TABBOULEH: FANCY FOOD?

It is impossible to do a blog prominently featuring Arabic food without an entry on tabbouleh, particularly in summer, when the never-ending heat waves make light, cold food a thing of comfort.  Unfortunately for me, tabbouleh as it is commonly eaten these days—heavy on the leaves, light on the bulgur—contains a lot of parsley, which I consider to be a blight in the world of greens.

My first memories of parsley center around trips to fancy restaurants like Denny’s and IHOP.  In my family, eating out was a real rarity, usually reserved for birthdays, when we were treated to Happy Meals at McDonald’s.  Dining at sit-down restaurants did not happen—with four kids, there was the cost to consider, although I suspect it was less about the money than the potential stress and embarrassment to my parents of trying to keep us all from fighting and crawling under the table.  Still, we did occasionally have “formal” meals, and for some reason they always came with a perky sprig of parsley precariously perched on the edge of the plate, or sticking up from the top of my sandwich like a miniature tree.  This being the era of starving Ethiopian children, I was well accustomed to the idea of eating everything on my plate and being grateful for it, but parsley…well, it was flavorless and often had a weird twiggy texture that completely put me off.

Since then, parsley has been in my very small category of inedible things, the garnish of sloppy chefs.  So when it comes to tabbouleh, which is about ¾ chopped parsley, I am saved only by the fact that everything else in the salad has a lot of flavor and provides some texture.  Truth be told, I like tabbouleh as long as I don’t think about its origins while I’m eating it.  I try to console myself with the fact that parsley is pretty healthy; at least, the women here are always telling me how “beneficial” it is, and a quick Google search praises parsley as  “hormone balancing,” “immune-enhancing,” and “a tonic for the blood vessels,” not to mention that it includes actual vitamins and minerals.  Not too shabby; perhaps high schools should consider including in their cafeteria menus…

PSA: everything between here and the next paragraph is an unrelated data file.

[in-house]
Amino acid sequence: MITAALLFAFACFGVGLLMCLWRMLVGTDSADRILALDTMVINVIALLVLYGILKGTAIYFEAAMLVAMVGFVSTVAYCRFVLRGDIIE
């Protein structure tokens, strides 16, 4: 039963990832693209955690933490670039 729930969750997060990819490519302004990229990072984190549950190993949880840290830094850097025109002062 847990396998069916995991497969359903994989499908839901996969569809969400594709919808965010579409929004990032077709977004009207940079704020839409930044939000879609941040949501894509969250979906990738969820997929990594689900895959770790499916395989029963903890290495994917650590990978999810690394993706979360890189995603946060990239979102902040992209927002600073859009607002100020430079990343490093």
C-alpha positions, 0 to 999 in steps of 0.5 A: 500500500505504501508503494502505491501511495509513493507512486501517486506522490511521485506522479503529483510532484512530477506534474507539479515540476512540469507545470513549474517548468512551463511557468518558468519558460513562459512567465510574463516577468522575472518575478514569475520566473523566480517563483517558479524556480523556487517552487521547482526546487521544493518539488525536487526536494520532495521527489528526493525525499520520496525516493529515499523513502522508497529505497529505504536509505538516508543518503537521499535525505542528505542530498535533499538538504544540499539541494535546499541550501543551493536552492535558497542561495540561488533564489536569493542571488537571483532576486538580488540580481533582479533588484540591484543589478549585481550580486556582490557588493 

So, I eat tabbouleh.  Here’s a basic recipe, although if you’re interested in something a little less traditional, check out Taste of Beirut for a variety of more exotic interpretations.

TABBOULEH

Ingredients:

1/2 cup fine- or medium-ground bulgur

Juice of 1-2 lemons, to taste

4 firm ripe tomatoes, diced

Salt and pepper

4 green onions, thinly sliced

2 cups flat-leaf parsley (I think it’s often called “Italian parsley” in America), very finely chopped by hand*

2/3 cup finely chopped fresh mint

1-2 small diced cucumbers (optional, I like to add them)

1/2 cup extra-virgin olive oil

Bibb lettuce or Romaine hearts (to be used instead of utensils)

Soak the bulgur in lots of fresh cold water for 10 minutes.  Rinse in a colander and press the excess water out, then put the bulgur in a bowl with the lemon juice and tomatoes to soak for 30 minutes.  Add the rest of the ingredients (except lettuce) and mix gently.  A traditional way of eating tabbouleh is to scoop it up with lettuce leaves.

*It’s important to do the parsley and mint by hand, with a very sharp knife, so that you don’t wind up with bruised leaves.  I tried it once in my food processor, which admittedly is not top-of-the-line, and ended up with a very unsatisfactory mess of smashed leaves.

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